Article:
Water issue up a creek
The Forest Service may be in danger of not having water for its South Shore recreation area this summer, and South Shore’s primary water provider may have to abandon completing a new well it has already spent more than $800,000 on.
The reason, as one of the South Tahoe Public Utility District directors describes it, is “bureaucratic gobbledygook.”
After nearly six months of talks, STPUD and the Forest Service have been unable to come up with an agreement on water service for Camp Richardson Resort, the Tallac Historic Site, Visitor Center at Taylor Creek and campground at Fallen Leaf Lake.
Regardless of what happens next, based on action taken Thursday, at the least the potential for the Forest Service to receive domestic water for those areas will be in jeopardy during the first few weeks of June.
“What troubles me is the constant lack of communication,” Rick Hydrick, manager of water operations for STPUD, said at the board’s meeting Thursday. “I think it bodes poorly for the future in dealing with the Forest Service.”
The situation is deja vu for the Forest Service, which nearly lost water service on the eve of July Fourth weekend last year. A contract dispute between the Forest Service and its provider at the time, Lukins Brothers Water Co., had been ongoing for more than a year. After Lukins Brothers threatened to discontinue service, STPUD stepped into the fray and agreed to take the Forest Service as a customer if Lukins Brothers could continue its service until the end of the summer. STPUD – which supplies water to about 30,000 people normally and as many as 60,000 people in the summer – had mandatory water-usage restrictions in place at the time and didn’t want to take on another significant-sized customer.
STPUD, with its infrastructure severely depleted because of MTBE contamination, wanted to drill a new well on Forest Service land near Camp Richardson. If the district could do that, it would be able to accept the Forest Service as a customer permanently.
Work on the well started last summer, with the plan that it would be on-line by June of this year. A temporary agreement that requires STPUD to serve water to the Forest Service area expires May 31.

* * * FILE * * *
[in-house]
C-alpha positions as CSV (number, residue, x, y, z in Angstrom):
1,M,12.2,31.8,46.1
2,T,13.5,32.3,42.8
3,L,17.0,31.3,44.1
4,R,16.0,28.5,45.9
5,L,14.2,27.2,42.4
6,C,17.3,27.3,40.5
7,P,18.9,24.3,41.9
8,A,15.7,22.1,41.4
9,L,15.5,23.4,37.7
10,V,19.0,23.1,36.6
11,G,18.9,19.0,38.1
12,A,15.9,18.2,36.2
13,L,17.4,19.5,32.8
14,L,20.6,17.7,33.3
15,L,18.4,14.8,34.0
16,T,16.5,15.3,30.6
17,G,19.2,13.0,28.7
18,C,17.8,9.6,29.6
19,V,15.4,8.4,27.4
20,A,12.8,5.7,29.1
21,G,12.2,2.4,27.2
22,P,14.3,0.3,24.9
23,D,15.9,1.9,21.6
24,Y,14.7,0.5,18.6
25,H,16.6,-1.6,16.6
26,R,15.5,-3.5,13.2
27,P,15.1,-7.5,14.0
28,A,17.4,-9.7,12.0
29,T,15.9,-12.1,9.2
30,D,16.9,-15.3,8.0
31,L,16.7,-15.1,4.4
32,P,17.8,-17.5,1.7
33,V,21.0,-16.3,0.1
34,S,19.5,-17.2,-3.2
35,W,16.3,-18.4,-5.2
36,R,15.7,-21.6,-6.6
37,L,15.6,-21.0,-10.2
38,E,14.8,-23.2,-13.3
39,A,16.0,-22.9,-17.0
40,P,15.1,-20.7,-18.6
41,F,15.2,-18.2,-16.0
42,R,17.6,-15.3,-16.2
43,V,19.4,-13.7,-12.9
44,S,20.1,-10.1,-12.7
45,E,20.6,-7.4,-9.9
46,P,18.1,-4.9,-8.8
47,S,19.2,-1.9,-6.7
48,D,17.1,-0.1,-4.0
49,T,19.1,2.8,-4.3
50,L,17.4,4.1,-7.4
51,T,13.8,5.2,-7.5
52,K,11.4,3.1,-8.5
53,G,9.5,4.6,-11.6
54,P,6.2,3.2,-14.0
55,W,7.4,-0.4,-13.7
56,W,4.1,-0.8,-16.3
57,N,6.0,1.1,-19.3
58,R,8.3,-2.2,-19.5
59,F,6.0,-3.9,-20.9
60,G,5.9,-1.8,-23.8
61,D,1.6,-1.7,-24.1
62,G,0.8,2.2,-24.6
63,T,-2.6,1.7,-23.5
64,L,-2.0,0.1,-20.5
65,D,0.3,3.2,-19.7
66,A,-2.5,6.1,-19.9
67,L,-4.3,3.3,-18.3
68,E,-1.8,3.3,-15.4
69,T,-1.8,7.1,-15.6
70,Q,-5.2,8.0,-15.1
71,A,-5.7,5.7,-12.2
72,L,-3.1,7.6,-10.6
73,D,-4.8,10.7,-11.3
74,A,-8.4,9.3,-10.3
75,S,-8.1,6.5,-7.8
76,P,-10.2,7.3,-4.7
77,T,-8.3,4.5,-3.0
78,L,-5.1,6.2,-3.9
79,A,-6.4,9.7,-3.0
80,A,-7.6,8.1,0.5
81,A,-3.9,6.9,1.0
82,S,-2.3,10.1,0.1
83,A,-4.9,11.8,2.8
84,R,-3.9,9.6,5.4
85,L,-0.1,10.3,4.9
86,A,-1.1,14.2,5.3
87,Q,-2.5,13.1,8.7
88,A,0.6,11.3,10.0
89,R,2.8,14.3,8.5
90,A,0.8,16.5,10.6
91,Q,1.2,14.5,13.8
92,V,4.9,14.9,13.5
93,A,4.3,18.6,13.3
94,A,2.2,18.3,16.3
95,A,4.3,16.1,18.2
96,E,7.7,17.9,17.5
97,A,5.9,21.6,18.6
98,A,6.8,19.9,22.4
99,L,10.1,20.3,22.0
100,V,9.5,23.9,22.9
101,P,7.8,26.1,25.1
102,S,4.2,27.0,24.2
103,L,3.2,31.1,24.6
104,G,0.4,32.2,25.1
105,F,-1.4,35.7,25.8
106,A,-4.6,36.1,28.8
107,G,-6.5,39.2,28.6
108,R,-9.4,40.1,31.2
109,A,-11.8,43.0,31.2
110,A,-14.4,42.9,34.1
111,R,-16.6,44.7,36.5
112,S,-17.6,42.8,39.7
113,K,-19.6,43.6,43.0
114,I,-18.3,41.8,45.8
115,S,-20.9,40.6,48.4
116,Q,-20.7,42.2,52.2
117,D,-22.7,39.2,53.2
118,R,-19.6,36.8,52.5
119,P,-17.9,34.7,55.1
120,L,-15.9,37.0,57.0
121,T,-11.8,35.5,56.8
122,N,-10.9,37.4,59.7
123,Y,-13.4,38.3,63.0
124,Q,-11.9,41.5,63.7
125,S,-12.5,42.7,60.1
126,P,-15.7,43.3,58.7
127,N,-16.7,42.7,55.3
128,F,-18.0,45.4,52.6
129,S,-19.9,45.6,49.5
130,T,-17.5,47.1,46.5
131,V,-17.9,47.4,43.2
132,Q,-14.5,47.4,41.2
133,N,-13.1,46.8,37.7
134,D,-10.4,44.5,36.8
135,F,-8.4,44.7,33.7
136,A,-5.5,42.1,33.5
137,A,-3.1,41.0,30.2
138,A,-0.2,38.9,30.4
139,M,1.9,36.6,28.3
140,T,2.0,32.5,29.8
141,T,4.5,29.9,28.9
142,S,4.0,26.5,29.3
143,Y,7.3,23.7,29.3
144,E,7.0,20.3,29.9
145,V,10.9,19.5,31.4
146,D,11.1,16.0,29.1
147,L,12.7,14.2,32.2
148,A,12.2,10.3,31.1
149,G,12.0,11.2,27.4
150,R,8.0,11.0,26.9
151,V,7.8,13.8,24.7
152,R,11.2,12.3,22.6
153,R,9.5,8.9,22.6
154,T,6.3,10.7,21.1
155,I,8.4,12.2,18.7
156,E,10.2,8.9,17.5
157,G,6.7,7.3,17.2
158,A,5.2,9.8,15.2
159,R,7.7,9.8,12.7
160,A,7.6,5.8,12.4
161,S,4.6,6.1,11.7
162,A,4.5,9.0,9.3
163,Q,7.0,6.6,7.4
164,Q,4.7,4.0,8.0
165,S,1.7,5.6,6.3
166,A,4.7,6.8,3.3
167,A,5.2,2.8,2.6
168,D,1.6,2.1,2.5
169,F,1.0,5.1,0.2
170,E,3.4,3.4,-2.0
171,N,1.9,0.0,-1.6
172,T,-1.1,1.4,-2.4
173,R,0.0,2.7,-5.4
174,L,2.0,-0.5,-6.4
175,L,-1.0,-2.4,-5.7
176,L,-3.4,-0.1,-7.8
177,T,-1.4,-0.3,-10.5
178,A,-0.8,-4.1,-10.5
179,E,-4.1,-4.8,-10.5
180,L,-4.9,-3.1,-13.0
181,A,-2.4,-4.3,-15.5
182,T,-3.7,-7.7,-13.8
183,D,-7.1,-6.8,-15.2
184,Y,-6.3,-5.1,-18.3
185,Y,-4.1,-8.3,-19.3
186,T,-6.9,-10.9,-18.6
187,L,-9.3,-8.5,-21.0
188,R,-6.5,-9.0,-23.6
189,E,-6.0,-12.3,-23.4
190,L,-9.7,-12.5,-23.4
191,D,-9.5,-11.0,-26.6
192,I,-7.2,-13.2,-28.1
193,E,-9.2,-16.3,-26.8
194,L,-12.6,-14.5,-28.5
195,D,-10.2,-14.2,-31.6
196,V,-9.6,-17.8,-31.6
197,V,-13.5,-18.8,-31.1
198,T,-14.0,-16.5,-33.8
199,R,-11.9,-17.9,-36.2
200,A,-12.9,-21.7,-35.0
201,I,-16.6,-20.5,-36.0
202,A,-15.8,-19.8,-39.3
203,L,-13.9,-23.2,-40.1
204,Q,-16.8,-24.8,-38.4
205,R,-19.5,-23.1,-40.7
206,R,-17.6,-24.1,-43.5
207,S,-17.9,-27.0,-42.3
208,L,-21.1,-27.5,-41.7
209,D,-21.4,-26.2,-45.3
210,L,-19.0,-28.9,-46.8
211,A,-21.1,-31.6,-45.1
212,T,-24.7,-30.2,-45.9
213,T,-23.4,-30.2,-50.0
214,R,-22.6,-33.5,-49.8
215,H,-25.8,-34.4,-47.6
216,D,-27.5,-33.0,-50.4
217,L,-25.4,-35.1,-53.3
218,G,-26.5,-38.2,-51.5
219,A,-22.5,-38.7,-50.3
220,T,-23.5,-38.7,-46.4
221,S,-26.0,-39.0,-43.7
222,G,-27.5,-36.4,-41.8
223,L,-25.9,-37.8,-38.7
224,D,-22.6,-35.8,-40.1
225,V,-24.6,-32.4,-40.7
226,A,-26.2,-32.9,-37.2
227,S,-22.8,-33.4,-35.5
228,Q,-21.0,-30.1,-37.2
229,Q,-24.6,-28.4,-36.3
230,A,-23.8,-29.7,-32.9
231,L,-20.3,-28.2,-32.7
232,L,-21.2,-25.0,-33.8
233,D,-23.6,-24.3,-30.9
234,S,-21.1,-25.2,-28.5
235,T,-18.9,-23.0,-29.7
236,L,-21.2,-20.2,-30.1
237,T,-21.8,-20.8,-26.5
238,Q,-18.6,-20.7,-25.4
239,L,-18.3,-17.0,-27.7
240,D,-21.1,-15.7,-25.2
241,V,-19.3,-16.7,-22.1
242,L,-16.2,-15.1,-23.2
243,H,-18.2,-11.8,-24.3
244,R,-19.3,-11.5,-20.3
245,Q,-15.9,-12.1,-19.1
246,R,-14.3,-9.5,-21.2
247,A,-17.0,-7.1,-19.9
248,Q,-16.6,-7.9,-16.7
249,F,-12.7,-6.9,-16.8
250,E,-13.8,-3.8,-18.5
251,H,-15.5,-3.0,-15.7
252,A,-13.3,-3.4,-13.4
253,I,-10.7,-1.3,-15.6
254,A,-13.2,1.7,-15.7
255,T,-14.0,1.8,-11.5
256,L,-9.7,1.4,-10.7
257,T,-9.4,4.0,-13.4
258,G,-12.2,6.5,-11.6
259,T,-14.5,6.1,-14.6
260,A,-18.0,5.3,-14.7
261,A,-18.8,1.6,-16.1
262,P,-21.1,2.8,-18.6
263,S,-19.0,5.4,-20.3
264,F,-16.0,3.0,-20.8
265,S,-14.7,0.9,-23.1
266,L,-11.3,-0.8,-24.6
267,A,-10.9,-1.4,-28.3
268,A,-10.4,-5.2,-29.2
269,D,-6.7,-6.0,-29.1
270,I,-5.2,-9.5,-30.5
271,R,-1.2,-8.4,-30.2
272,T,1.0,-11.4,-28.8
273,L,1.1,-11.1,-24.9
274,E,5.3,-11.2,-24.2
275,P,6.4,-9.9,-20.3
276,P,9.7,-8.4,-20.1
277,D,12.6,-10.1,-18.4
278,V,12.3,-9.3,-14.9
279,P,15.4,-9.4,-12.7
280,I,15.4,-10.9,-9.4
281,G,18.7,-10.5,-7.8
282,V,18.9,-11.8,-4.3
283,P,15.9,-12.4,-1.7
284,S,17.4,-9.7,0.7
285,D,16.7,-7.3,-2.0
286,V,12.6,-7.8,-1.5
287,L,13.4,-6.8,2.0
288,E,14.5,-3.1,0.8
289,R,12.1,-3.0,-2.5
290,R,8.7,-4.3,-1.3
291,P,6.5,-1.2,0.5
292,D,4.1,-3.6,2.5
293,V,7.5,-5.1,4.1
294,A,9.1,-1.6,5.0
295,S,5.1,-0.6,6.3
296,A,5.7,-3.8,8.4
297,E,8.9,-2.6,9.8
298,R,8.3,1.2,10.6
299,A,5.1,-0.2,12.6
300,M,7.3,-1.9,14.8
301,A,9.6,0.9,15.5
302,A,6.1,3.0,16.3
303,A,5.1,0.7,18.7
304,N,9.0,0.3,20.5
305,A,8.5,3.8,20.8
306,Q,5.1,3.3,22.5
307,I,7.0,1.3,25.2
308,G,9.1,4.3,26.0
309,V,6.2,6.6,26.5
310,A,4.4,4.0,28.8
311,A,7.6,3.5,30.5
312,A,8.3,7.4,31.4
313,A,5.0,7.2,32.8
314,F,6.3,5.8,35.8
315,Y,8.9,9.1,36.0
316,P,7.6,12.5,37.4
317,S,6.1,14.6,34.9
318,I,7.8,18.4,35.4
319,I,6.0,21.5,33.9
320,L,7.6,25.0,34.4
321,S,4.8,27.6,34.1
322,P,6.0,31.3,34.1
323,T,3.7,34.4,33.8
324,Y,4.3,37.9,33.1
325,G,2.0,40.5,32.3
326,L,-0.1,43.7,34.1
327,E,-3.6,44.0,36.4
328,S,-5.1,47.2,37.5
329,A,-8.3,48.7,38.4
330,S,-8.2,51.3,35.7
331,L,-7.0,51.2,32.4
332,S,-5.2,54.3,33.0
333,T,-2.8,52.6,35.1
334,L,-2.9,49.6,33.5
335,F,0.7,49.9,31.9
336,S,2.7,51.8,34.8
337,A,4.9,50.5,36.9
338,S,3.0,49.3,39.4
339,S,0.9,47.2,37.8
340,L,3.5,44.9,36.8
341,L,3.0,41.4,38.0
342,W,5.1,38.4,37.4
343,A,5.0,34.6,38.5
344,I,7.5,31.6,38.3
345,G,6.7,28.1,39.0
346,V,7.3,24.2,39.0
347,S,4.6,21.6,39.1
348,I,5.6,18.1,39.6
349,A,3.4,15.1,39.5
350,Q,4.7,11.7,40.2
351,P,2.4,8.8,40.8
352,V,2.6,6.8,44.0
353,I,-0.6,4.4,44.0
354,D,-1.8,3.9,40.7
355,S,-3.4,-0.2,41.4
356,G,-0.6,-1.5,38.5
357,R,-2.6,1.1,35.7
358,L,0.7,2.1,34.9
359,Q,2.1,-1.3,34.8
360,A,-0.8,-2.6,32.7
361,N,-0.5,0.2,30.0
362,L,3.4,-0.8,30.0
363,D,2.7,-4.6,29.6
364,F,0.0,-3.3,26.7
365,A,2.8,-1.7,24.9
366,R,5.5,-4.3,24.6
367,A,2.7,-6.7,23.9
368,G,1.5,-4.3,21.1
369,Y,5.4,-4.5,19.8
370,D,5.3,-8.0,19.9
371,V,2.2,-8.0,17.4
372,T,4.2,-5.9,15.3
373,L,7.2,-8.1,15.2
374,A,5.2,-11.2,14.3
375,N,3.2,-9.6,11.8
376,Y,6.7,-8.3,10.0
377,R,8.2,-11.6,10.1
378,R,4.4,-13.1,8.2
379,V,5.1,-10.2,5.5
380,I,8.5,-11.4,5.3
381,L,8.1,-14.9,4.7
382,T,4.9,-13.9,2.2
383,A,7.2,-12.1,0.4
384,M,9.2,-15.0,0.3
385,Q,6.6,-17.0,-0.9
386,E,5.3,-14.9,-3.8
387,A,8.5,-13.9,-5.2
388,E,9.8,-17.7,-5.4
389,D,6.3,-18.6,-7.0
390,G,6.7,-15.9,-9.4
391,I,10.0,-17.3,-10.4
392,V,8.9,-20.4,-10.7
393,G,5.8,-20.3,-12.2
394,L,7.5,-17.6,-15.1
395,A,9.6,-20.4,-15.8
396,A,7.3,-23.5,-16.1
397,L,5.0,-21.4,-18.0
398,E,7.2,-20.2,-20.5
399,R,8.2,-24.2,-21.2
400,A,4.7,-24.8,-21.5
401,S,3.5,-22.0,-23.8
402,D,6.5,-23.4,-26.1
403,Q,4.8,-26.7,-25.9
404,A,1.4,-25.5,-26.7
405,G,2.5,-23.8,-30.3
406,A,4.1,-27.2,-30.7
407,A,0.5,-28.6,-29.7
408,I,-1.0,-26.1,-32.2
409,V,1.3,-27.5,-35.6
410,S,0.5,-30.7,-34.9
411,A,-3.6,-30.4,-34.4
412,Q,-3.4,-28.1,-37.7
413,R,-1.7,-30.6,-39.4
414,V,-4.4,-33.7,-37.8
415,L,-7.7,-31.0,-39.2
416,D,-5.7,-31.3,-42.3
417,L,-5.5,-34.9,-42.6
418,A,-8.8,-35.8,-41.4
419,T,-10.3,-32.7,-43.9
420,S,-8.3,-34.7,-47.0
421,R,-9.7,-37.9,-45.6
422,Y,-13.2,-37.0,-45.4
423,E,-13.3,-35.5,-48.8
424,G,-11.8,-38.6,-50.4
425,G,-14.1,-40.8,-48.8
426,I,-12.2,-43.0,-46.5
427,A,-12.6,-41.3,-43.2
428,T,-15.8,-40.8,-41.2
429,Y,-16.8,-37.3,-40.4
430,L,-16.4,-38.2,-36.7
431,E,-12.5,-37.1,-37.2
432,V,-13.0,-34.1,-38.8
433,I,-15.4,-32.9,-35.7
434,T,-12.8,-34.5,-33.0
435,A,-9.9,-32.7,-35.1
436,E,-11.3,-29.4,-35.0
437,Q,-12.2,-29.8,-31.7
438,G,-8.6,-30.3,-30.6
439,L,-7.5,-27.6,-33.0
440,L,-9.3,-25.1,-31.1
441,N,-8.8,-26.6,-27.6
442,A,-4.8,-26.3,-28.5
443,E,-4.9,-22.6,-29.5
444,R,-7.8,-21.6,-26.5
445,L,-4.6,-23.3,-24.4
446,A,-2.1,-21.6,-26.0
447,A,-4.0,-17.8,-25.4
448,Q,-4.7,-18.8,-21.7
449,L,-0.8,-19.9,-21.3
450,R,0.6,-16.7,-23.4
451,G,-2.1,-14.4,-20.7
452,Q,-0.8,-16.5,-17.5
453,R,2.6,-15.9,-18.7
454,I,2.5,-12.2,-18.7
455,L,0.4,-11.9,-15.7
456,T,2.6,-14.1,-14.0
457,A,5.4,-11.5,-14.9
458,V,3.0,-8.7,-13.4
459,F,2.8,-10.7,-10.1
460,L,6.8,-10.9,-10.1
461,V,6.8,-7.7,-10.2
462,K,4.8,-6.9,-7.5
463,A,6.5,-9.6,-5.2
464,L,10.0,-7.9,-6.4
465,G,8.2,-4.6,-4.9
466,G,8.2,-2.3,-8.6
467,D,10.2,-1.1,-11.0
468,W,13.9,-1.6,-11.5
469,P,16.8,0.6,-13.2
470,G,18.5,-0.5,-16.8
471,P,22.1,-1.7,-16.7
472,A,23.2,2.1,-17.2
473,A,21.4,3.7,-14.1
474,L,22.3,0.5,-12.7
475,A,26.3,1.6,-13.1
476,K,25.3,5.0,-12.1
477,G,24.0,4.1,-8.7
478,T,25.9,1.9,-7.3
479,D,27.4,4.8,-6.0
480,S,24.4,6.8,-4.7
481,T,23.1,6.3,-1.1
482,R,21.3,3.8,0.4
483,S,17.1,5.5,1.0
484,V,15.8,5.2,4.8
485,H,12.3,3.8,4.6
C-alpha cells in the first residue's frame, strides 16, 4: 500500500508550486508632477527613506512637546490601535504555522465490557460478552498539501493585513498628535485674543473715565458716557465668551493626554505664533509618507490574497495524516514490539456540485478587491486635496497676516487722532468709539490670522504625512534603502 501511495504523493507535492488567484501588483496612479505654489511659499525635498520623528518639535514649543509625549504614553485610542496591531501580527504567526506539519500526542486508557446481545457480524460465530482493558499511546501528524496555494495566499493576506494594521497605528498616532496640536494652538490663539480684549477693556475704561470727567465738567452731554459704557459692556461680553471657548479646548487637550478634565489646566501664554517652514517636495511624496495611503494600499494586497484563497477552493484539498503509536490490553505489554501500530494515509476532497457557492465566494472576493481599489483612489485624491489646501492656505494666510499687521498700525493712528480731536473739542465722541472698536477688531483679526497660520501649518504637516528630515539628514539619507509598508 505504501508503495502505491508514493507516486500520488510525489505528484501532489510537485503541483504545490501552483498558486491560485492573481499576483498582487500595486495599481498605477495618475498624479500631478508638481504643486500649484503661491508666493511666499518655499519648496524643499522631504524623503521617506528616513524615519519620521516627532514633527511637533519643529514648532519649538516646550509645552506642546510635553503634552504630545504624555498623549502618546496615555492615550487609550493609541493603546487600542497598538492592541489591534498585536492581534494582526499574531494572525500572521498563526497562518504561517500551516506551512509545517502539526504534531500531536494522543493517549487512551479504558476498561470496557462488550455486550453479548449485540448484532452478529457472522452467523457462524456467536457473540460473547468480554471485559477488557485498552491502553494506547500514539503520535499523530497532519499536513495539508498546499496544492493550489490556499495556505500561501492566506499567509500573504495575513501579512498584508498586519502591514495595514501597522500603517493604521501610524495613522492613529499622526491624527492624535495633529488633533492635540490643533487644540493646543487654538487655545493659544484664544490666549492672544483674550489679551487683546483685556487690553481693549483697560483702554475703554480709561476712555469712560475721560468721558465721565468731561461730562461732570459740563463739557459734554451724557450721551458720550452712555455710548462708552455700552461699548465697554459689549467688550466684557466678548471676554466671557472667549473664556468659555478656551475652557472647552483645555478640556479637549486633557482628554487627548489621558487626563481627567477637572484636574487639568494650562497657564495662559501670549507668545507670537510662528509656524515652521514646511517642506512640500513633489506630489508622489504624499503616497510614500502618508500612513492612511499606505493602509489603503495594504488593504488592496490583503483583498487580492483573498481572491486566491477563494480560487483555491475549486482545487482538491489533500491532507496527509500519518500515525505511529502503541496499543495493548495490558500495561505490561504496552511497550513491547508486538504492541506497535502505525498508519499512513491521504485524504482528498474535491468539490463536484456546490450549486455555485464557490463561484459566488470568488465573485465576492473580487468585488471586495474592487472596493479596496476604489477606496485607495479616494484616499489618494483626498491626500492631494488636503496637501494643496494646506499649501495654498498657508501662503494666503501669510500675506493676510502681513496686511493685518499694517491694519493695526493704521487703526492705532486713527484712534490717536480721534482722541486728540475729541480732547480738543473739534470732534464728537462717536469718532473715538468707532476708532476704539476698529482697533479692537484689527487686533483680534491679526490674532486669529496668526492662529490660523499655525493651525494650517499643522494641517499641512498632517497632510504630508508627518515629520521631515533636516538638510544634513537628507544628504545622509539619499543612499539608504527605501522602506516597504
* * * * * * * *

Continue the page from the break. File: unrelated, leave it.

The problem coming to a climax now is that the Forest Service has been unable to provide a long-term permit for STPUD to use the well it has already spent nearly $1 million on. District officials feel uncomfortable continuing to spend money on the well without better assurance that STPUD will be able to use it. And because of the complexity of building a well and hooking piping up to it, STPUD’s board needed to agree Thursday to continue with the next stage of work in order for the project to be finished by June.
The board didn’t do that, tabling a decision to spend $33,200 to have the electrical components of the well designed.
“Without a special-use permit, we do not recommend spending another dime,” said Chris Strohm, president of STPUD’s board of directors.
Ed Gee, acting forest supervisor of the federal agency’s Lake Tahoe Basin Management Unit, said what is keeping the Forest Service from giving a special-use permit is the need for an appraisal of the well site’s property value and that the agency doesn’t often work with water rights. He said he needs direction from the Washington office and would make telephone calls immediately to try to get some resolution.
“I apologize for the bureaucracy I work for,” Gee told the board. “I wish I could cut through the red tape I have to deal with.”
Duane Wallace, STPUD board member, encouraged everyone involved to continue to work together to find a solution rather than blame one another about why it isn’t working.
“This is a long-term relationship,” he said. “I would rather see us clear this up now rather than go through the next 20 years playing tit for tat.”
STPUD board member Mary Lou Mossbacher said she was “disappointed and disgusted with the Forest Service.”
“It’s all a bunch of bureaucratic gobbledygook,” she said.
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